November 16, 2019
The Point Latest News | Tacko Fall | Bangor Metro | Franky the Pug | Today's Paper

Who should pay when a drunken driver injures someone so badly he can no longer work?

CARLOS JASSO | REUTERS
CARLOS JASSO | REUTERS

HARPSWELL, Maine — A Harpswell lobsterman injured in a crash with a drunken driver has narrowed his lawsuit to that driver and three businesses he claims served or sold alcohol to an intoxicated person.

The conflict hinges on questions about who should shoulder blame — and financial responsibility — for a crash that likely will deprive the lobsterman of his livelihood.

Samuel Desjardins, 40, who in March sued the driver and five Brunswick businesses he claimed served or sold alcohol to her that night, has dropped two of the local bars from the suit after determining “they conducted due diligence” and did not serve her that day.

Desjardins suffered significant injuries the afternoon of Jan. 6, 2015, when his 2001 GMC pickup truck was struck on Cundy’s Harbor Road in Harpswell by a 2002 Chevrolet pickup truck driven by Cynthia L. Moody, 52, of Harpswell.

Moody’s vehicle crossed the centerline, police said at the time.

Desjardins was taken to Maine Medical Center that night. Portland attorney Benjamin Gideon said in March that his client suffered permanent injuries — “it is unlikely he’ll ever work again at his profession.”

According to a statement from Gideon and co-counsel Dov Sacks, Moody’s blood-alcohol level was more than three times the legal limit.

Moody pleaded guilty in November 2015 in Cumberland County Superior Court to operating under the influence and Class B felony aggravated assault in connection with the crash. She was sentenced to five years in prison with all but 20 months suspended. She is incarcerated at the Maine Correctional Center in Windham and is eligible for release in March 2017.

In March, Desjardins filed suit in Cumberland County Superior Court, seeking damages from Moody, as well as from Cumberland Farms, Byrnes Irish Pub, Raven’s Roost and the parent companies of Applebee’s Neighborhood Grill & Bar on Gurnet Road and Winner’s Sports Grill on Farley Road.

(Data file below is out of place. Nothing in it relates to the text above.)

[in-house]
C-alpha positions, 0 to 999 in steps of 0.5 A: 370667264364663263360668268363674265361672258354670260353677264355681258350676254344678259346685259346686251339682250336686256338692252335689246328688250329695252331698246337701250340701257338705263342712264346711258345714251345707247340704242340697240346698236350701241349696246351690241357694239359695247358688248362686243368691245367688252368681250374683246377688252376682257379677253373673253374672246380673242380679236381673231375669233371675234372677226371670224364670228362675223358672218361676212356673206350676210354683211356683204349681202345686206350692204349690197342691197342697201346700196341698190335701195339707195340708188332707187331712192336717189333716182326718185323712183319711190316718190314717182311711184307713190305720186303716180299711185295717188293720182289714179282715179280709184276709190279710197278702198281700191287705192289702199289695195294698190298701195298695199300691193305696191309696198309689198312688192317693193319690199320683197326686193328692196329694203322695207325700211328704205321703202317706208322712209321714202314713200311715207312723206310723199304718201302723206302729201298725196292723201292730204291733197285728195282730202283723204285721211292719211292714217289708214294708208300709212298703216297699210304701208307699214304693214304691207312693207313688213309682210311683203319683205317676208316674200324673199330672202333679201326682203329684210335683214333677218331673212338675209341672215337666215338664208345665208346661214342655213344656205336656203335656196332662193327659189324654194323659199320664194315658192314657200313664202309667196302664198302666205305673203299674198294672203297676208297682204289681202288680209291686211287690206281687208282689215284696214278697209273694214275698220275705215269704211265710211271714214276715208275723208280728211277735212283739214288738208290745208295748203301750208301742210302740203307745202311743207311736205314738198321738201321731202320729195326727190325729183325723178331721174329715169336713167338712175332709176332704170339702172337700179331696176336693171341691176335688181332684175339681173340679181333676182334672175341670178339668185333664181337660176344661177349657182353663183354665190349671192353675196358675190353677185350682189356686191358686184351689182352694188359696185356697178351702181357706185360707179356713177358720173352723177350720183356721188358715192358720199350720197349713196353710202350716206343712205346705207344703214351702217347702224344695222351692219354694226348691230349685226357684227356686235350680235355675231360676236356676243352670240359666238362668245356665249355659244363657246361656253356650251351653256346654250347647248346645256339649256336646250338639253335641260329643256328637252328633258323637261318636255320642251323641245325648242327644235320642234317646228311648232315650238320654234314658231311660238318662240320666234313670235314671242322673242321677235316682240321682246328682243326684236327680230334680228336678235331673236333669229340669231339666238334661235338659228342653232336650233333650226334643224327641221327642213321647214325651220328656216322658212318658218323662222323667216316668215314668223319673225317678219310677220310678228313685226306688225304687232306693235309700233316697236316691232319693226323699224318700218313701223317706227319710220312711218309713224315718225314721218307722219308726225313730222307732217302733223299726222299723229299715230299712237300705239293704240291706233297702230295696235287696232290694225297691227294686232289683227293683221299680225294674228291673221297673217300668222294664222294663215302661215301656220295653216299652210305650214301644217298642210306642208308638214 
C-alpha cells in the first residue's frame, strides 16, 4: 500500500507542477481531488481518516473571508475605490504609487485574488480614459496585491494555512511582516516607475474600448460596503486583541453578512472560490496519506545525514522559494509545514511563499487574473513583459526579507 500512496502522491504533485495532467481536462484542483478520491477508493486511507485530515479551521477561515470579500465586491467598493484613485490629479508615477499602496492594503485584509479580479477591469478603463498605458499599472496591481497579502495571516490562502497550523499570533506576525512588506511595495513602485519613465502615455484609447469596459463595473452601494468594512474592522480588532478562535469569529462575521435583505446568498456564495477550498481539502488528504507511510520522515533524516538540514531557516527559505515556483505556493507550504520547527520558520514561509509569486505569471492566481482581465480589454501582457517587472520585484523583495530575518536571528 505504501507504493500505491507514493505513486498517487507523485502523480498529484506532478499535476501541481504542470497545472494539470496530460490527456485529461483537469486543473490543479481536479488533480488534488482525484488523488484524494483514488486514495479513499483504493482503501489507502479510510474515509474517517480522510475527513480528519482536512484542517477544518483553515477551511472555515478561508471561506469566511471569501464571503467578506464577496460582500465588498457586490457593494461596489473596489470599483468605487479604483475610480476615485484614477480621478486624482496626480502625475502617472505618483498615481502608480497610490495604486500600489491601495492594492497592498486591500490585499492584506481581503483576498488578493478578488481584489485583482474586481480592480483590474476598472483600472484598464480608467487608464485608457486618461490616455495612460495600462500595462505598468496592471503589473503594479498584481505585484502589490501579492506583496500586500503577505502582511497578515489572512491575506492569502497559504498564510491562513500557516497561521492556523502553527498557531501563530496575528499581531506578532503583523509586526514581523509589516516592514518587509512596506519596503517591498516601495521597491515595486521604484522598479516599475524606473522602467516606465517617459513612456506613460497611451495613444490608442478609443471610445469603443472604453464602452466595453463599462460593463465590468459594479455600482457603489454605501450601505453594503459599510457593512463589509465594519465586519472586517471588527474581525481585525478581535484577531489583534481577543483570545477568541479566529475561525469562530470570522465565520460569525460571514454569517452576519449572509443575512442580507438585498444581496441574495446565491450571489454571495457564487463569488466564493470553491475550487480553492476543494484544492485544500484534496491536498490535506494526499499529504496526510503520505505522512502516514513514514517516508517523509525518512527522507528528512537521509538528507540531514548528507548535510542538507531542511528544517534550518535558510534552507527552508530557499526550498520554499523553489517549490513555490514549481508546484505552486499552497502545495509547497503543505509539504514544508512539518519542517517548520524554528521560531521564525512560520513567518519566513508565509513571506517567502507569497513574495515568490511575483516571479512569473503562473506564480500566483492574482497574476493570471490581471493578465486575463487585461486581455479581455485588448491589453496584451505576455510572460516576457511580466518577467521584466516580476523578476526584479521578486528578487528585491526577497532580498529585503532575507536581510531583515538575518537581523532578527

Citing Maine’s Liquor Liability Act, Desjardins’ attorneys allege that each establishment knew or should have known that Moody would pose a danger to others because she would be driving and that the collision was a result of negligence and recklessness of employees of each business.

The suit seeks damages including “several hundred thousand dollars” for extensive past medical expenses, as well as future medical and life needs, lost earnings and pain, suffering and emotional distress.

Gideon said Moody’s insurance policy — “not a large policy” — has already paid the maximum.

Gideon said in the initial complaint that attorneys believed Moody was drinking in “at least one and possibly several of the establishments” named as defendants.

On Aug. 2, Byrnes Irish Pub and Applebees were dropped from the suit, though Gideon said Thursday they were dismissed “without prejudice” so they could be added back to the complaint if evidence contradicts their testimony.

The suit continues against Sagtuck, Inc., doing business as Winner’s Sports Grill, Ravens Roost and Cumberland Farms.

Moody’s attorney, Matthew Libby, said Thursday that his client does not dispute that she was negligent or that her actions caused Desjardins’ injuries.

“She takes full responsibility for the accident,” Libby said. “This case is about whether and to what extent other parties may be liable under Maine law.”

According to court documents, Winner’s, Ravens Roost and Cumberland Farms denied responsibility and allege that, among other causes, the crash and resulting injuries were caused by Desjardins’ own negligence and “independent and/or intervening events over which [the defendant] had no control.”

Desjardins’ attorneys said Friday that they continue to depose employees of the three businesses and expect the case to go to trial in mid-2017.

 



Have feedback? Want to know more? Send us ideas for follow-up stories.

You may also like